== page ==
Dr.Cammarella: Yes, to honor her memory, I didn't answer directly to this man, so I wrote a letter to the director of the hospital, and I told him what had happened and told that it was anti-Semitic, they were anti-Semitic words. So they took it very seriously and told me that I could file charges because there are laws in France to protect against anti-Semitism and for that to work. But I said no, I don't want to go to trial, I just want him to shut up and not to talk to me no more. And that's what he did. You have to know that Dunkirk is a twin city with Gaza.
TT: Ah... Gaza city..
Dr.Cammarella: Yes, yes, with Gaza city. It's also true that the city of Lille (still in the North of France) is twined with Nablus. Palestinians have strong relationships with these 2 towns . Before I didn't know all that much about politics.
That is why after I began going to Synagogue, not because I had some kind of revelation or became real religious but, I said to myself, ok, you are a Jew, go and see what they say about Judaism . So then I went to inform myself what is about Judaism and that's how I came to know the friend of our mutual friend, and about Judaism and to be a part of the Jewish community in the north of France.
But that wasn't the first anti-Semitic reaction that I had, it was the only one that I had from someone not an Arab, he was an ethnic French with an old fashioned French name. After WW II it was difficult to express anti-Semitism because of all the horrible things that had happened. If you were to say anti-Semitic things you would be attacked by the law. But I think that anti-Semitism is not dead, not all the people are anti-Semitic of course, but it does exist.
TT: Do you know of other friends of yours that are Jews have left France, are there of any significant numbers who have left for example, Israel or for elsewhere in the last 3-4 years, or you have no knowledge of anything like that?
Dr.Cammarella: Yes I know of some people who have left for Israel due to anti-Semitism, yes. Just recently, because only recently I became a part of a big Jewish community, before I didn't know of anyone. So little by little my identity became a Jewish identity and little by little things changed for me, and I want to tell you of the other incidents of anti-Semitism I experienced which came this time from Arabs.
TT: Did these incidents take place in your private or professional life or both?
Dr.Cammarella: both professional and private life ; the first incident took place in (Dunkirk) by that high level physician, the next time was in the beginning of 2004 which took place in the intensive care ward, this time in Lille (the 4th town of France) . I was a resident like before and my colleague who was an Arab physician from Algeria who was doing his residency in cardiology and had a course in the general area of the intensive care department, and we worked together, very closely in a professional way.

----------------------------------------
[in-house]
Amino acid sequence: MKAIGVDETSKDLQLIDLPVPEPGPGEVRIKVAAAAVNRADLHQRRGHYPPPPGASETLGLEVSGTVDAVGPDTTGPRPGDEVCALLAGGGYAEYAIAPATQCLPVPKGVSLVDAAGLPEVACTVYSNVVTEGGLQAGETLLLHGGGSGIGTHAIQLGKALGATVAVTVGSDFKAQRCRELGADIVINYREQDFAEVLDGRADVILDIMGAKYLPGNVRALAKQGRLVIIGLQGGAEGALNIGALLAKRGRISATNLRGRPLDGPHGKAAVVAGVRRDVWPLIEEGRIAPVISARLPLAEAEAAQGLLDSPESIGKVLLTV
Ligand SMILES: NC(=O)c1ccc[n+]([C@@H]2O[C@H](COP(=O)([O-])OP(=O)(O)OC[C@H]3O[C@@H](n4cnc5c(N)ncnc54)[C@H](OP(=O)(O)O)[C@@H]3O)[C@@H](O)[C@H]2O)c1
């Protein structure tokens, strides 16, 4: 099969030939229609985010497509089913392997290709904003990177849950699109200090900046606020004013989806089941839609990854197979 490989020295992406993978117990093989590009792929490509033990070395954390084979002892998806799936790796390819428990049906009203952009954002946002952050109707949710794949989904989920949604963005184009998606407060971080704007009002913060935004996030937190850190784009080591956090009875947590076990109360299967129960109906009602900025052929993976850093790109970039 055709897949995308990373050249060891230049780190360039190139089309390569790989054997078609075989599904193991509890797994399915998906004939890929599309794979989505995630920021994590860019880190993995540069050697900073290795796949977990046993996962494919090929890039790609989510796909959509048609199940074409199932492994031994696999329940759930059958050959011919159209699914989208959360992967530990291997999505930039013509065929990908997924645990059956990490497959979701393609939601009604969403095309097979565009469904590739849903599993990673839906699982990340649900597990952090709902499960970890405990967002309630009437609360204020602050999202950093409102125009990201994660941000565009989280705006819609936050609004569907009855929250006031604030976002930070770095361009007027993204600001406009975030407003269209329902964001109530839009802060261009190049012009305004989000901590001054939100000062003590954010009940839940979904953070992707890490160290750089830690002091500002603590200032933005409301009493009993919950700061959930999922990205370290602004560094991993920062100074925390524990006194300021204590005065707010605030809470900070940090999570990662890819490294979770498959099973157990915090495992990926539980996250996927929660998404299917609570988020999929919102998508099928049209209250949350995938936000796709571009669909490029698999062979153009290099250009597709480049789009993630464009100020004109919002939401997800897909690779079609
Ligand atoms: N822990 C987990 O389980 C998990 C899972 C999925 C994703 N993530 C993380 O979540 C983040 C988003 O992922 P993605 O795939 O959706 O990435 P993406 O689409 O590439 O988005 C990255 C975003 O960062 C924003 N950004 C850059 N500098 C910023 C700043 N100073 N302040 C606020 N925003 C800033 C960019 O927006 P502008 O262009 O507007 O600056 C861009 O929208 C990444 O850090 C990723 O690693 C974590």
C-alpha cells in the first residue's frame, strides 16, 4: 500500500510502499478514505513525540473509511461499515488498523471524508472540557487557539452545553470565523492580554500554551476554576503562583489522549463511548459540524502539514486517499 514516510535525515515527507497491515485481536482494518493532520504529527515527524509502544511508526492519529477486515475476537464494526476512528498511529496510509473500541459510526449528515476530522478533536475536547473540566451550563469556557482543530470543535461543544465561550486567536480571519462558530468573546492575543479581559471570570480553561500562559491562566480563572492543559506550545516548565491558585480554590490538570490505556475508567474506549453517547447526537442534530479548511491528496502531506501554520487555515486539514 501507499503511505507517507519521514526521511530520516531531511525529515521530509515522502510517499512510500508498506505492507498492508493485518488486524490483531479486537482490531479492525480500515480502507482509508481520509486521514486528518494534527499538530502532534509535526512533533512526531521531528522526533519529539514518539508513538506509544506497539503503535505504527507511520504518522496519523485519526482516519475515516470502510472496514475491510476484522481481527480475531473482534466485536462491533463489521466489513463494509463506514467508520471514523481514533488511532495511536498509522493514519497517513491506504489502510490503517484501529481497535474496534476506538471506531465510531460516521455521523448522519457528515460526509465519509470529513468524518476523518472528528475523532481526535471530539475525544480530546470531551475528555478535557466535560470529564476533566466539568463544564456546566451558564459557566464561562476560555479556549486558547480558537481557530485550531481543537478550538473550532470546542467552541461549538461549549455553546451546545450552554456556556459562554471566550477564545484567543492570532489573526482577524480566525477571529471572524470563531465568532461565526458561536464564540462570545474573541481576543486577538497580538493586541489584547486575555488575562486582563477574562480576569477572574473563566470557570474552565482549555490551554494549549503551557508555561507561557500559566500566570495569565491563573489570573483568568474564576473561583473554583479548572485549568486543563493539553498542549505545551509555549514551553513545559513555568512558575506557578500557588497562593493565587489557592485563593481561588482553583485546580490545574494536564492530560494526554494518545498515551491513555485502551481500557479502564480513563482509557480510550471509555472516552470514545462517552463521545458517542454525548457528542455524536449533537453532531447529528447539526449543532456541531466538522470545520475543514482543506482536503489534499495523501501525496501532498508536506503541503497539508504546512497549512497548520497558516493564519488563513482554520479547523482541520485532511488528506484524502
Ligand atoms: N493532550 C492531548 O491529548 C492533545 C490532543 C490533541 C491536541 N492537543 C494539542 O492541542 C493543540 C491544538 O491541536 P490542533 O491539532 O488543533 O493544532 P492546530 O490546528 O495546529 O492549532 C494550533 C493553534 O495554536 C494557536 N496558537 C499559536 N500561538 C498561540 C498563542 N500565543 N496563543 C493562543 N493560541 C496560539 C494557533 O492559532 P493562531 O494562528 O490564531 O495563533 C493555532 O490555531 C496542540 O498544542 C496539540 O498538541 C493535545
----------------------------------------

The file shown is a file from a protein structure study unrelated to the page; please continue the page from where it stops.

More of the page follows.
He seemed to be very nice and we had discussions and told me that he came from Algeria, and being from Finland I know that you are more than likely not aware of a French Jewish singer know in France called, Enrico Macias. He's pretty well known here in France but he was born in Algeria and he had to leave in 1961 due to the war in Algeria, and in particular, the father of his wife was killed by the Islamic extremists the same year.
This singer, who can be found on Wikipedia, came from the same hometown as this physician. My colleague even told me that his grandfther was a neighbour and a friend of the singer's father . So we began discussing about it and I proposed that we have a drink together somewhere outside our department, we can see each other downtown, and do you know what he told me? It was difficult for him to answer, but what he told me was, "you know Ami, I would like to but I cannot". He made me to understand that he couldn't see me because I was a Jew.
TT: Was this doctor very religious or what?
Dr.Cammarella: He was not a religious man, he was secular in thinking concerning Islam, no problem with a Christmas tree and such like. But he couldn't be seen with Jews, and that was anti-Semitic. You probably know that in Algeria they hate Jews,and they hate Israel. I recently read that they are probably only ten Jews left in all of Algeria. At the end of the WWII , there were more than 165 000. This french jewish singer I spoke about, Enrico Macias, tried to go to Algeria many times, and every time the Algerian government told him that no, he cannot enter their country.
TT: When did the next anti-Semitic incident take place?
Dr.Cammarella: That was something very strong that changed my life. It's about my best friend for many years in north of France, Ali .He and I both arrived in Lille in 1998 (pictured right) and since that moment we began to be very close friends. He knew that I was born in Tel Aviv in Israel and that I was a Jew but at that moment I didn't care.
He came from Beirut Lebanon at the age of nineteen to do all of his medical studies. And because France have particular links to Lebanon (like with North Africa) , he found with no problem a place in the first year of a french medicine's university to stay .
He was awaiting his specification in psychiatry in Lille as I did, when I was studying in Lille I took three years in psychiatry. And now he became a psychiatrist and works in Lille. We were very good friends for years and there were no problems. Once he told me, "you know Ami, in 1982 Israel invaded Lebanon and we were bombed where I lived and so on, but I don't have any hate against Israel, I understand what they did because of the Palestinians and we had a civil war because of them, so I completely understand what the Israelis did, and I don't have any hate against Israel ". There was no hate between us.
TT: Now when did things start to change and what happened next?